20. Determining GRPs in Practice • The Gross Ratings generated by a particular media schedule simply equal the sum of the individual ratings that can be obtained across all vehicles included in that schedule. (GRPs below = 91.0)

  21. Does a Greater GRP Score Indicate a Better Campaign? • Plan X: 90% reach x 2 frequency = 180 GRPs • Plan Z: 52% reach x 3.08 frequency = 160 GRPs

  22. Weight: Target Rating Points (TRPs) • Adjust a vehicle’s rating to reflect just those individuals who match the advertiser’s target audience (e.g., for “Smart Car” campaign -- 18-49 years; $50,000+; urban) • e.g., 91.0 GRPs x .30 = 27.3 TRPs

  23. The Concept of Effective Reach • How often does the target audience have an opportunity to be exposed? • Effective reach (ER) is based on the idea that an advertising schedule is effective only if it has a minimum of three “exposures” (i.e., 3+ exposures) • Effective rating points = ER x freq. • 67 = 30 x 2.22

  24. Effective Reach in Advertising Practice • 3-10 exposures during a media-planning period (typically 4 weeks) • Using multiple media • Subjective factors must be considered • Consumer awareness • Competitive position • Degree of loyalty • Message creativity • Objectives – e.g., awareness versus sales

  25. Frequency: Strong competition Complex message Weak brand loyalty Target market that is well defined Frequently purchased products Reach versus Frequency Strategy? Reach: • New products • Undefined markets • Brands with large shares, loyal customers • Infrequently purchased products

  26. Alternative Media Plans

  27. Frequency Value Planning • The object offrequency value planning is to select that media schedule that generates the most exposure value per GRP. • Frequency value planning can be broken down into 5 steps: • Estimate the exposure utility • Estimate the frequency distribution • Estimate the OTS value at each OTS level • Determine the total value across all OTS levels • Develop an index of exposure efficiency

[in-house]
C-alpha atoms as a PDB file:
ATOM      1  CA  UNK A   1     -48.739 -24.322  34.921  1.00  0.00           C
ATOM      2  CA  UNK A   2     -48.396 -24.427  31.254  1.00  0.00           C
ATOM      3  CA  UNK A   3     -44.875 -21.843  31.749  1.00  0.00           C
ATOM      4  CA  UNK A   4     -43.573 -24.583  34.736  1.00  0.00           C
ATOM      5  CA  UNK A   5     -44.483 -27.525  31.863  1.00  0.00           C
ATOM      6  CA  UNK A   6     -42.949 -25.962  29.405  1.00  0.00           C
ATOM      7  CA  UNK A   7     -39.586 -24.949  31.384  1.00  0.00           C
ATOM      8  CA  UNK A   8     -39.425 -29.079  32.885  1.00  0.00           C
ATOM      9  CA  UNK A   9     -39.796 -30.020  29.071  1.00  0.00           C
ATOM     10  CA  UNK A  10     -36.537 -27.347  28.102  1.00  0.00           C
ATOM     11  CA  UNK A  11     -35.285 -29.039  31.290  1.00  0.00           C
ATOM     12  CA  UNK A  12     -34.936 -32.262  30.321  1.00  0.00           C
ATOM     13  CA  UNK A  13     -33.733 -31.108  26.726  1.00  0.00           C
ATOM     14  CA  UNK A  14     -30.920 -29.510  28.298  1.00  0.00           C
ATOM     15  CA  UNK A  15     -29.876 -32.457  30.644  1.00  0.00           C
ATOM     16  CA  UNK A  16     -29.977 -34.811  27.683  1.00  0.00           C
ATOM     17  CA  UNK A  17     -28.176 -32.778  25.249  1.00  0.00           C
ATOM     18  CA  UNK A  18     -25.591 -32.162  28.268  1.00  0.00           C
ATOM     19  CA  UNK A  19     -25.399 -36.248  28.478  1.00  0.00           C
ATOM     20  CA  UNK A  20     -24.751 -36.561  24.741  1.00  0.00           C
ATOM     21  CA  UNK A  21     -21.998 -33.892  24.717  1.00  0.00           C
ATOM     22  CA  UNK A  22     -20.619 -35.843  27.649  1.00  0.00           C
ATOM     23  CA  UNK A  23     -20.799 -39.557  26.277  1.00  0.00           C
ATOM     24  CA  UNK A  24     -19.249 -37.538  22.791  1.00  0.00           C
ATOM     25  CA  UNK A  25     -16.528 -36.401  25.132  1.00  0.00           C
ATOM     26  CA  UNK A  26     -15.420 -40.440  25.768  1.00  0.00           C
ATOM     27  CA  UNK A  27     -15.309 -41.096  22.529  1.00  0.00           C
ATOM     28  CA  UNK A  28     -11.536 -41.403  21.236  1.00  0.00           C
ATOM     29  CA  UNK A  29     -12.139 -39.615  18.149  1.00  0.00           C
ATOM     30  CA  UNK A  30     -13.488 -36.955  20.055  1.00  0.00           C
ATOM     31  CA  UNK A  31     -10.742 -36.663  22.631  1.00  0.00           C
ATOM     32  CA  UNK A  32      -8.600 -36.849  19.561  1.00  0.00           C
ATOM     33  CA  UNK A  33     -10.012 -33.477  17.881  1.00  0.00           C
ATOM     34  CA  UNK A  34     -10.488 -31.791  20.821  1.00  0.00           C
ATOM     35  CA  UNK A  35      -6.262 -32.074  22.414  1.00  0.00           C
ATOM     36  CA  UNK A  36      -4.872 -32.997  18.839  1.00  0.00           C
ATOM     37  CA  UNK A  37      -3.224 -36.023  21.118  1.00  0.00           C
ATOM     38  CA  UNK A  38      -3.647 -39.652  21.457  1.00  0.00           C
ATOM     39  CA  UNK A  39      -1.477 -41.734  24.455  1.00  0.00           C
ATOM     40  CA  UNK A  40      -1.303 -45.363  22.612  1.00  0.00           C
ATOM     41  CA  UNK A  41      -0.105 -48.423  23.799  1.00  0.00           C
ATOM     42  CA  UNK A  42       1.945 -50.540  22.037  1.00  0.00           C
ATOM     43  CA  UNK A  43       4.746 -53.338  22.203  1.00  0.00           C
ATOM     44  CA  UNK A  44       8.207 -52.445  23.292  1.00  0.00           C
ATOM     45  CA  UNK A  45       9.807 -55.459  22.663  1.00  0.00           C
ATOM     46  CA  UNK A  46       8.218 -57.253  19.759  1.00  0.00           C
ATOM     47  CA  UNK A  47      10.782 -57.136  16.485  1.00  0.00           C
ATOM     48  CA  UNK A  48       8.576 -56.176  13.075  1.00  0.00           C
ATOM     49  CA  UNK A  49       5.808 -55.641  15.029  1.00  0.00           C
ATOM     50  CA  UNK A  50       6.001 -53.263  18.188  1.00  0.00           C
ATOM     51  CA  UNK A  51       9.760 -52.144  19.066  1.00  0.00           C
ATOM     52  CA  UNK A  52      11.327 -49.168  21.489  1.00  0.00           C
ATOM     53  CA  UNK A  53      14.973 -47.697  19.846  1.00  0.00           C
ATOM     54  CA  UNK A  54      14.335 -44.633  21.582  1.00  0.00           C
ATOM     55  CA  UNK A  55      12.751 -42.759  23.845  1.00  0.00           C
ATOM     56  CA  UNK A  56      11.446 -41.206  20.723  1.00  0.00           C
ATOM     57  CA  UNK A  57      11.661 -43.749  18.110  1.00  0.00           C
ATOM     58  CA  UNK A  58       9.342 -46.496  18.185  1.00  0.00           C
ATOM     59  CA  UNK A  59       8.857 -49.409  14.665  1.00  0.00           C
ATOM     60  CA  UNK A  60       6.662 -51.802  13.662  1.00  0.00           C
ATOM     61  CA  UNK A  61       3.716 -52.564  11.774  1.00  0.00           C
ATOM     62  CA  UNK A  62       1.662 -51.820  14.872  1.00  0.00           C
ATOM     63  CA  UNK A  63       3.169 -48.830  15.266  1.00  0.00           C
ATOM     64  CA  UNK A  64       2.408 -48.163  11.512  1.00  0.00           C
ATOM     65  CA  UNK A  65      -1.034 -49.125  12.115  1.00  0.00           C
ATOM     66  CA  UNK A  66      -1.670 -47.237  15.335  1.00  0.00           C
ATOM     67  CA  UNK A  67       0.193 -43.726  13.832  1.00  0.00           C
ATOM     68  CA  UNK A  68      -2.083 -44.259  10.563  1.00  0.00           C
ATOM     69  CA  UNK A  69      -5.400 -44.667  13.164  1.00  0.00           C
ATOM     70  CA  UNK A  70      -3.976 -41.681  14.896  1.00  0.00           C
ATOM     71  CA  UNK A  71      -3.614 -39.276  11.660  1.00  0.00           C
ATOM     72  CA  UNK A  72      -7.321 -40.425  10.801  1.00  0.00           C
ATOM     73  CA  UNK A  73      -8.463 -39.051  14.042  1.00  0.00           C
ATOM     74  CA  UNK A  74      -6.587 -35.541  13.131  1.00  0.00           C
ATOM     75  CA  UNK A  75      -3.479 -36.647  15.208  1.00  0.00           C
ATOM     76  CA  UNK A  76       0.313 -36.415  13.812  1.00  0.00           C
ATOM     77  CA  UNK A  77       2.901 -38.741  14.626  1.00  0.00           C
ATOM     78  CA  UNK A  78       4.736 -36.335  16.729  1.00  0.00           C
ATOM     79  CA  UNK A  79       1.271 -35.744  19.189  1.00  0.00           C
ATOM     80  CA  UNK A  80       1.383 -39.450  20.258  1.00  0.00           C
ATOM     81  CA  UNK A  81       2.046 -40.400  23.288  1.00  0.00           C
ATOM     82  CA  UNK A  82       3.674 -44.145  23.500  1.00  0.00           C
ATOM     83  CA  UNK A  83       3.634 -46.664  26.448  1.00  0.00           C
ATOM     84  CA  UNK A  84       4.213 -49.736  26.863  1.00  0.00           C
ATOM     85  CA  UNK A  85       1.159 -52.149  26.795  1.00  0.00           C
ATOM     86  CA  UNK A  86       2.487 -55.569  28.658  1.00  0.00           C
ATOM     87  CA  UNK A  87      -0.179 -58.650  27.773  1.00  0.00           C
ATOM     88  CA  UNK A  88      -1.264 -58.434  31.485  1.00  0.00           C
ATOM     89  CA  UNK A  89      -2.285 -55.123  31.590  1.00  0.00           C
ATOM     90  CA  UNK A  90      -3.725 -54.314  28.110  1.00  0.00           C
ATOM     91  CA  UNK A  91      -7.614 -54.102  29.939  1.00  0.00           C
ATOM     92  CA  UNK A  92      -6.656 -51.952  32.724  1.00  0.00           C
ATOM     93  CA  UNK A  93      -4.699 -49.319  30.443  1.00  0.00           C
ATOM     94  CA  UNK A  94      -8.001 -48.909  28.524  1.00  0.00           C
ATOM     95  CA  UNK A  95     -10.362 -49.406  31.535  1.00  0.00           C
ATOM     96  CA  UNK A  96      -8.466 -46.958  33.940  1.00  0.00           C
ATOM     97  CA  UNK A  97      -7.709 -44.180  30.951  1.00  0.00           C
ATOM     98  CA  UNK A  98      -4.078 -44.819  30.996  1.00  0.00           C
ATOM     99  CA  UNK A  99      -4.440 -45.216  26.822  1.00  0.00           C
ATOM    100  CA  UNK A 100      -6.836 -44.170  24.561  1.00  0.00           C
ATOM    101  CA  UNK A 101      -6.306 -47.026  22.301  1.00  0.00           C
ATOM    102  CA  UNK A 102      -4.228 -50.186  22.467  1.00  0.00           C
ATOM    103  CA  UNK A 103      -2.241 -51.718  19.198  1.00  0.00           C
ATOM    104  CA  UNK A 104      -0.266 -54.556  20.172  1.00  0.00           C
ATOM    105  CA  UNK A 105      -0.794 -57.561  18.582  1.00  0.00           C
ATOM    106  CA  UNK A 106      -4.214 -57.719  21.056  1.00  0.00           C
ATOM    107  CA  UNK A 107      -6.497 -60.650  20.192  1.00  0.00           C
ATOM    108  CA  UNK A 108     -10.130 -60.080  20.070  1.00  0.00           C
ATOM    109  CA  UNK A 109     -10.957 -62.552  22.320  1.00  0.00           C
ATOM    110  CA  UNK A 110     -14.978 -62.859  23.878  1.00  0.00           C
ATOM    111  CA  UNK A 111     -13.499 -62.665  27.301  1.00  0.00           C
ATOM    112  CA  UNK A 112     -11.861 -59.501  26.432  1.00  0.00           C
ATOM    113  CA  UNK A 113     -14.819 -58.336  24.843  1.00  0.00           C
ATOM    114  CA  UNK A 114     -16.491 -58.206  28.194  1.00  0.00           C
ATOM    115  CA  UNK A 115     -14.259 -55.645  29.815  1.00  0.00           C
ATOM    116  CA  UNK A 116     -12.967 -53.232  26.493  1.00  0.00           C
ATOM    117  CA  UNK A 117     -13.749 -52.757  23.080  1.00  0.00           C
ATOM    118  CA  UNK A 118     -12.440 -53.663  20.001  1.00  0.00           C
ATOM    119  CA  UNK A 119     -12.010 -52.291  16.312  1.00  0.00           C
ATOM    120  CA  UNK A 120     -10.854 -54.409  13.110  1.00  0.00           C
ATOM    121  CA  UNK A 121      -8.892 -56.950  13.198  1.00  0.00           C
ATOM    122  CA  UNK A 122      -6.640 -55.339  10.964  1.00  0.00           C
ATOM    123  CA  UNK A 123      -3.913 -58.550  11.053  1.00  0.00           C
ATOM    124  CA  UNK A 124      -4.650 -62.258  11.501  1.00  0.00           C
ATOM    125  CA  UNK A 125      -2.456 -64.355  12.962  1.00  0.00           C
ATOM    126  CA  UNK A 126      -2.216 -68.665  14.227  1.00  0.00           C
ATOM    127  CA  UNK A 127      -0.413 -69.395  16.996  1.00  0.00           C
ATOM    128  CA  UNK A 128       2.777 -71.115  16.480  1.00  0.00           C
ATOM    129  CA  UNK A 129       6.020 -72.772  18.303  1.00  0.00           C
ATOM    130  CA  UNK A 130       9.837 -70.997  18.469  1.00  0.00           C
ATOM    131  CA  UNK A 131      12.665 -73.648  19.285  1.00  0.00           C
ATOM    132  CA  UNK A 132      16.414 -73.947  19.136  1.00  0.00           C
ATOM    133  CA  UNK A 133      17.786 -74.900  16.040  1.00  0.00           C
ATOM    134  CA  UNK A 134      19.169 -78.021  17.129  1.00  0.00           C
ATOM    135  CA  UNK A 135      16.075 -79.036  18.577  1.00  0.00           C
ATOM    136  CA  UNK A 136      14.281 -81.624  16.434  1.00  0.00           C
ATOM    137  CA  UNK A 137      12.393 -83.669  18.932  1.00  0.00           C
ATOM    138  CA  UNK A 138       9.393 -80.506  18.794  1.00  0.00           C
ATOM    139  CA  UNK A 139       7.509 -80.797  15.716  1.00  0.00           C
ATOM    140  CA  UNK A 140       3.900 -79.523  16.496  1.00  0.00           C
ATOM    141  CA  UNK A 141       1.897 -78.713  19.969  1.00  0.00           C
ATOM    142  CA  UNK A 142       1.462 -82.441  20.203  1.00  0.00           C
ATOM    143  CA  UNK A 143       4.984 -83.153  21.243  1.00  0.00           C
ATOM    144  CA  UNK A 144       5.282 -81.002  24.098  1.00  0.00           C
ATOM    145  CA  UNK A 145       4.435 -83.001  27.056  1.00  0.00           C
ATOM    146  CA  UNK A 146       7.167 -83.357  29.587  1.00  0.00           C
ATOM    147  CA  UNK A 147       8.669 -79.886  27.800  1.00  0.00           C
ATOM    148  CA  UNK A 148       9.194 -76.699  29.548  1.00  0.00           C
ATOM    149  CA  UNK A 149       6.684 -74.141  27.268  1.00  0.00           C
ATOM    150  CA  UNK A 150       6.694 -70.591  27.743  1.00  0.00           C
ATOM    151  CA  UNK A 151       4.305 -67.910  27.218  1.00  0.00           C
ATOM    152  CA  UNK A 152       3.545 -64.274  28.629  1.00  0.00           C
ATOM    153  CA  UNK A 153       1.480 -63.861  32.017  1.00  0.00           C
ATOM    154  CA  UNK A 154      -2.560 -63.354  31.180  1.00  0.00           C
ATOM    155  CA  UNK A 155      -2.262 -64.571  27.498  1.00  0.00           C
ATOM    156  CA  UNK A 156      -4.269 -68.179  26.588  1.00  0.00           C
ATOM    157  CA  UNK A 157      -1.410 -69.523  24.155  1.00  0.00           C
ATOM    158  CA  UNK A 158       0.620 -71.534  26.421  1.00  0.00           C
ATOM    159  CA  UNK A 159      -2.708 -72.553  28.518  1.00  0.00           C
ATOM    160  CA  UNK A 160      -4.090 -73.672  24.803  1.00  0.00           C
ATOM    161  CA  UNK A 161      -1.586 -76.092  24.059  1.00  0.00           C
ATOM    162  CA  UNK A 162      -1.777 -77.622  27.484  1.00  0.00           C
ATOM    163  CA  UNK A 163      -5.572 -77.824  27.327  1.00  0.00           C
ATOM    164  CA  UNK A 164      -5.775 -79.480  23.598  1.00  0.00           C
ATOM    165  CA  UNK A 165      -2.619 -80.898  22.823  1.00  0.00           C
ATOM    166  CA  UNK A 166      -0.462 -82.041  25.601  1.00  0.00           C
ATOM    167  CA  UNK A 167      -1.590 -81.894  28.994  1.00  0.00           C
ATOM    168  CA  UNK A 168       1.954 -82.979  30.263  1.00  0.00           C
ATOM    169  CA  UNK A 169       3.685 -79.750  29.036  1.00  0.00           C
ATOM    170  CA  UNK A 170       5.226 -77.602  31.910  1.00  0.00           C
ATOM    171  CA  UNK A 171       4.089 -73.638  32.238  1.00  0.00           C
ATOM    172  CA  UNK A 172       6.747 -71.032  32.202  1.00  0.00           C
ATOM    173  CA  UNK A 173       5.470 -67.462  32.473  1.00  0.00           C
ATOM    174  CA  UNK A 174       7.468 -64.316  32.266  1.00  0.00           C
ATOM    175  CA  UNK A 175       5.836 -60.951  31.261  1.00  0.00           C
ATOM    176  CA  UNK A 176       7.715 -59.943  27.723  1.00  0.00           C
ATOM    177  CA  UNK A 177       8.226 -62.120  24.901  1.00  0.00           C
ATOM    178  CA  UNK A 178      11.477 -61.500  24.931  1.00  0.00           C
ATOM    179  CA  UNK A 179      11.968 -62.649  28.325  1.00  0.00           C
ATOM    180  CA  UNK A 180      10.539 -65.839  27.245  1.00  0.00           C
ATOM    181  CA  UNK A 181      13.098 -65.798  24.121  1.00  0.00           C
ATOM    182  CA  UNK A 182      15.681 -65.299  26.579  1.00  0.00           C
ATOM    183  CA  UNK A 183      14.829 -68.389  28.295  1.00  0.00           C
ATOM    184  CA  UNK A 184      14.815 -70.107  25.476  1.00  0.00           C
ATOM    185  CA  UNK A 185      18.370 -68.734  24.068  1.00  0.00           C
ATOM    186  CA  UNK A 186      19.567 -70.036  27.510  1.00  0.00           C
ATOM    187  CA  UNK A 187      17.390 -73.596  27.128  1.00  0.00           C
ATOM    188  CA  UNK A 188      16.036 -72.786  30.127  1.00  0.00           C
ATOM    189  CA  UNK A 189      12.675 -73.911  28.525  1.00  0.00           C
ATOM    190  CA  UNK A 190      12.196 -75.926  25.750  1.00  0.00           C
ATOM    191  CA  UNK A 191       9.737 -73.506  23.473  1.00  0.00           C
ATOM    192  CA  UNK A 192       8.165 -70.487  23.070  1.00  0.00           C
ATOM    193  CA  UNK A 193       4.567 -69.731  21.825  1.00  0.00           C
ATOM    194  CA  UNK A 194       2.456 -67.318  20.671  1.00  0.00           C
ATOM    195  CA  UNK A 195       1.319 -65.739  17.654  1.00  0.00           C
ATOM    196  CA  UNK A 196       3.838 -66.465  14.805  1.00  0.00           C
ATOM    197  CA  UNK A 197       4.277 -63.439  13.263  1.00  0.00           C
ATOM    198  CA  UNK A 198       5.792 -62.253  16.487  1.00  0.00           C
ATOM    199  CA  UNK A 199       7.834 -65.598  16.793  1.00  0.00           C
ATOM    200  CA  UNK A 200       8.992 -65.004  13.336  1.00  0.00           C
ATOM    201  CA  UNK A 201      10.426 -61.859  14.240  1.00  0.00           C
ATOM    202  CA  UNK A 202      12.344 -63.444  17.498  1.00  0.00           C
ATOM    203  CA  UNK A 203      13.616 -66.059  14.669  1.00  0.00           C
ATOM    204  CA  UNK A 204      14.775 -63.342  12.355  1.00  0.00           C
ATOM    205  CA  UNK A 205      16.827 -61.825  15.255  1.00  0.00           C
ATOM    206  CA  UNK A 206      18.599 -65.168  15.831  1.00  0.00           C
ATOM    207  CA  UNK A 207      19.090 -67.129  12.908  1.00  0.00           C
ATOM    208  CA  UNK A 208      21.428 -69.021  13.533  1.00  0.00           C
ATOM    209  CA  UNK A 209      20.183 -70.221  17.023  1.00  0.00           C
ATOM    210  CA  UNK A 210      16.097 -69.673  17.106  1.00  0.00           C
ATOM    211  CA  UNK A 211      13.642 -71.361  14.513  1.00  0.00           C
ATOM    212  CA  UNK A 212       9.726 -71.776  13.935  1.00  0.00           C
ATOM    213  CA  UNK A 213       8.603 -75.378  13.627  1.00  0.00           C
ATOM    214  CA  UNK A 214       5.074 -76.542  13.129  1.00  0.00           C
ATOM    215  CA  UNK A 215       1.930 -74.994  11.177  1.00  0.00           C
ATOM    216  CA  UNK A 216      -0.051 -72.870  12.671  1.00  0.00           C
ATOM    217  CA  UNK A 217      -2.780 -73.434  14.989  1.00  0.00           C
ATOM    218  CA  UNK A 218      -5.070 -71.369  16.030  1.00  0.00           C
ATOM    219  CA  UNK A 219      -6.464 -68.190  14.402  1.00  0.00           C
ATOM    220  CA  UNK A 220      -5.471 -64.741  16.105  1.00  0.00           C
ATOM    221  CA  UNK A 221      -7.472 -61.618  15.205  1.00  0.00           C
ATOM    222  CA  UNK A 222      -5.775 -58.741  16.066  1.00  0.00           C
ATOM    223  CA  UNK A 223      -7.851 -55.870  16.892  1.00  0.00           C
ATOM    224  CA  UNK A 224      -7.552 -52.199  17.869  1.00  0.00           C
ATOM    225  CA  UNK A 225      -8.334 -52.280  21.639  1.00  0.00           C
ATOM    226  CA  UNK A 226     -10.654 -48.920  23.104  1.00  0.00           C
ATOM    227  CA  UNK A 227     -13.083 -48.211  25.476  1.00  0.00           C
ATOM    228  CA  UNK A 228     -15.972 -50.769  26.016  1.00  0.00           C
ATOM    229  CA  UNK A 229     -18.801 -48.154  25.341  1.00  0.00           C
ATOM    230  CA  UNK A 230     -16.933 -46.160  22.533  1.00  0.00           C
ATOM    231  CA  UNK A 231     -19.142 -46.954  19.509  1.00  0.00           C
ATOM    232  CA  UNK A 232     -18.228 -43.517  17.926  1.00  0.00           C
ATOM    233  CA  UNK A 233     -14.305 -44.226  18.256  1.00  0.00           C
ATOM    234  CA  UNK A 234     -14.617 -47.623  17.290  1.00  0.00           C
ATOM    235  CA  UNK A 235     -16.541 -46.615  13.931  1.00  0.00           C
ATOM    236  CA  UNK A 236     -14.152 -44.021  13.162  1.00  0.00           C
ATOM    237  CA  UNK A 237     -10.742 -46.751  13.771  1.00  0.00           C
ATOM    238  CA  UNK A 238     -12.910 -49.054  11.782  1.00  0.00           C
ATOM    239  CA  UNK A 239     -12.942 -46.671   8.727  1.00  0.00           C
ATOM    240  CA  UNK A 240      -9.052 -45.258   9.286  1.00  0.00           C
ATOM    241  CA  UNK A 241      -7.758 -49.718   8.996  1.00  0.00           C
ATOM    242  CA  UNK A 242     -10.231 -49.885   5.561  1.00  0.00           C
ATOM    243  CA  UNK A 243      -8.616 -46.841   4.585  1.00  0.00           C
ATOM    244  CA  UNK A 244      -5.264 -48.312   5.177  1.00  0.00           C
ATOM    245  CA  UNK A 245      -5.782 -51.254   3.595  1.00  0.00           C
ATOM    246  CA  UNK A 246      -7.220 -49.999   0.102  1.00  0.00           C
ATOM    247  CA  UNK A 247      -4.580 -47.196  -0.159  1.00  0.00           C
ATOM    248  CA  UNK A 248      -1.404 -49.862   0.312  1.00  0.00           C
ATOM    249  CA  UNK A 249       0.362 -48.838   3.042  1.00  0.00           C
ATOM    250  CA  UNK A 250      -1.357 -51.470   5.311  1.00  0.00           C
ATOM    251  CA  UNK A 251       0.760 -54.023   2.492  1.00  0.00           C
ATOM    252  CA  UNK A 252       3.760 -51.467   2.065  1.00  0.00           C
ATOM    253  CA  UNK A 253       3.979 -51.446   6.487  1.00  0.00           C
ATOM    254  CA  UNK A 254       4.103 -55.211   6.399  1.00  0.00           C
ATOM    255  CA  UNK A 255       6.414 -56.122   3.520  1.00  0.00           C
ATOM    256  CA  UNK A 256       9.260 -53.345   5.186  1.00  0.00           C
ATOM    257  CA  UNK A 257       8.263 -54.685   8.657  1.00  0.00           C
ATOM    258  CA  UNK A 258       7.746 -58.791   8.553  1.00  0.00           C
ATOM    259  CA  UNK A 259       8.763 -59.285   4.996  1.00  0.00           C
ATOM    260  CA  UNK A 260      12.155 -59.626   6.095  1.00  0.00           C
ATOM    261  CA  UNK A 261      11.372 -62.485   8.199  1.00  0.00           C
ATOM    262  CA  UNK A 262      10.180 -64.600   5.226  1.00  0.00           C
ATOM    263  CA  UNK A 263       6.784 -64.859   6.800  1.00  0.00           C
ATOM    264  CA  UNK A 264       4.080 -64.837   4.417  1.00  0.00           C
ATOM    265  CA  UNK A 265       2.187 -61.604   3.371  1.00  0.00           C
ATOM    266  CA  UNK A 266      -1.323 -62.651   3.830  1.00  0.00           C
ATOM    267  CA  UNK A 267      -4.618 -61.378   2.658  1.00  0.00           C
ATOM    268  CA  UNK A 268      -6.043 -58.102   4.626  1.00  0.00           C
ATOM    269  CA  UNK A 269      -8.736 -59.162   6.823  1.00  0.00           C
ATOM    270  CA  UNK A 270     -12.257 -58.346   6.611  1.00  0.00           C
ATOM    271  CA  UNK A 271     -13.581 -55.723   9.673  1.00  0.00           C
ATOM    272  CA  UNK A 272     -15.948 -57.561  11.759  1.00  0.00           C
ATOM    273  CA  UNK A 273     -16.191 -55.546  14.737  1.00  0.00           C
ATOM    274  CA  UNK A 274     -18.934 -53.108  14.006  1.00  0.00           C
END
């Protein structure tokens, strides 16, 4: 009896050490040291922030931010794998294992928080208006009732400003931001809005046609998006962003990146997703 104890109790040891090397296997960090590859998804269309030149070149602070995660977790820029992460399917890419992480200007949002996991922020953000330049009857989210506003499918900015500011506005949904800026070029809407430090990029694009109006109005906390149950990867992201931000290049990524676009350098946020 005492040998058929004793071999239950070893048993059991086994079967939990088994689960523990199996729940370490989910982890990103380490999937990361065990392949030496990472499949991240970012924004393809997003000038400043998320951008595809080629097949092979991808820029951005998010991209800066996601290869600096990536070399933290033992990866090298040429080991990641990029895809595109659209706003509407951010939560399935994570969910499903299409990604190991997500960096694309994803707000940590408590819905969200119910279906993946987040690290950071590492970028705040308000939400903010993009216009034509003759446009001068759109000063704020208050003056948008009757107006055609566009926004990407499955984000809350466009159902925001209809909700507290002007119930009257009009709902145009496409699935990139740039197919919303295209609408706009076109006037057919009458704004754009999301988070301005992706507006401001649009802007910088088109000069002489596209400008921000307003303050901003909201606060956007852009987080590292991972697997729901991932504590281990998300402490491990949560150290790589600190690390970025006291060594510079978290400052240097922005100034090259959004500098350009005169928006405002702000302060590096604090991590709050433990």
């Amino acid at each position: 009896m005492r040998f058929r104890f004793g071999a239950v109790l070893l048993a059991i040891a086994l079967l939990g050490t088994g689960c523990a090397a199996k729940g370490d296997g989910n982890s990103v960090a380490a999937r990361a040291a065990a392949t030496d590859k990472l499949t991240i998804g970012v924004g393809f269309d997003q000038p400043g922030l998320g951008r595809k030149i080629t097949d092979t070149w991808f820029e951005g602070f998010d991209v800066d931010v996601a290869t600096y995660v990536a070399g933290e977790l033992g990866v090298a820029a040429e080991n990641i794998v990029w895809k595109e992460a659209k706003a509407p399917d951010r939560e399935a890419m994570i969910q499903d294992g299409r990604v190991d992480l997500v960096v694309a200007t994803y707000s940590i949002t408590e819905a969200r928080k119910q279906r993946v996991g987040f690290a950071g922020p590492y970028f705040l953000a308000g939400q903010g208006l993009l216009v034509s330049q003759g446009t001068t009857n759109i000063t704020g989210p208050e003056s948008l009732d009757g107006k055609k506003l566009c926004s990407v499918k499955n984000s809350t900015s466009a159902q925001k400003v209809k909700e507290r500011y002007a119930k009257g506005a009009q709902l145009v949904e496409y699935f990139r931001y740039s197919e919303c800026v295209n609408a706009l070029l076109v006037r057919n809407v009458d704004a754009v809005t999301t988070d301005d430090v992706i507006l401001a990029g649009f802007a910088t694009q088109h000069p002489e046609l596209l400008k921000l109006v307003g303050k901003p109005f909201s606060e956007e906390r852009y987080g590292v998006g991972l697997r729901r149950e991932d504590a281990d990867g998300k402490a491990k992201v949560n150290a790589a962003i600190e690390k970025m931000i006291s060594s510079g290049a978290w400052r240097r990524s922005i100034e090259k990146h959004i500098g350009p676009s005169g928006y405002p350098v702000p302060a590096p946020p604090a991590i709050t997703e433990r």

28. Frequency Distributions and Valuations of Two Media Schedules

  29. Figure 16.2: Continuous Schedule • Continuous advertising schedule: an equal number of ad dollars are invested throughout the campaign.

  30. Figure 16.2: Pulsing Schedule • Pulsing: some advertising is used during every period of the campaign, but the amount of advertising varies from period to period.

  31. Figure 16.2: Flighting Schedule • Flighting: the advertiser varies expenditures throughout the campaign and allocates zero expenditures in some months.

  32. Recency Planning (a.k.a. The Shelf-Space Model) The recency principle is built on three interrelated ideas: • Consumers’ first exposure to an advertisement for a brand is the most powerful • Advertising’s primary role is to influence brand choice, and advertising does influence choice for a subset of consumers who are in the market of the product category at the time a brand in that category advertises • Achieving a high level of weekly reach for a brand should be emphasized over acquiring heavy frequency

  33. Cost Considerations • Cost per Thousand (CPM) • Target Market (TM) CPM = Cost of ad # of contacts (expressed in thousands) CPM-TM = Cost of ad # of TM contacts (expressed in thousands)

  34. Use CPM With Caution! • Measures of cost efficiency, not of effectiveness • Lack of comparability across different audiences, different media, and different dayparts • Misused unless vehicles within a particular medium are compared on the same basis • Audience measurement can be challenging (pass along readership, duplication, circulation estimates)

  35. Media-Scheduling Software • User develops a media database • User selects criterion for schedule optimization (e.g., reach, effective reach, frequency, GRPs, ...) • User specifies budget constraints (max., min.) and max./min. number of insertions per vehicle • User seeks out the optimum media schedule

  36. Esuvee Safety Campaign

  37. Media Database for the Esuvee Safety Campaign

  38. ADPlus Magazine Schedule for the Esuvee Safety Campaign (cont’d)

  39. Table 16.6: ADPlus Magazine Schedule for the Esuvee Safety Campaign

  40. The Diet Dr Pepper Plan • Campaign Target: • Adults ages 18 to 49 who were present or prospective diet soft-drink consumers • Campaign Objectives: • Increase Diet Dr Pepper sales by 4% and improve its growth rate to at least 1.5 times that of the diet soft-drink category • Heighten consumers’ evaluations of the key product benefit and image factors that influence brand choice in this category • Enhance those key brand-personality dimensions that differentiate Diet Dr Pepper from other diet drinks

  41. Table 16.7: Media Plan for Diet Dr Pepper

  42. Saab 9-5’s Media Plan • A mass-market advertising campaign was undertaken with the following objectives: • Generate excitement for new 9-5 model line • Increase overall awareness for Saab name • Encourage customers to visit dealers and test-drive • Retail 11,000 units of 9-5 during introductory year

  43. Table 16.8: Media Plan for the Saab 9-5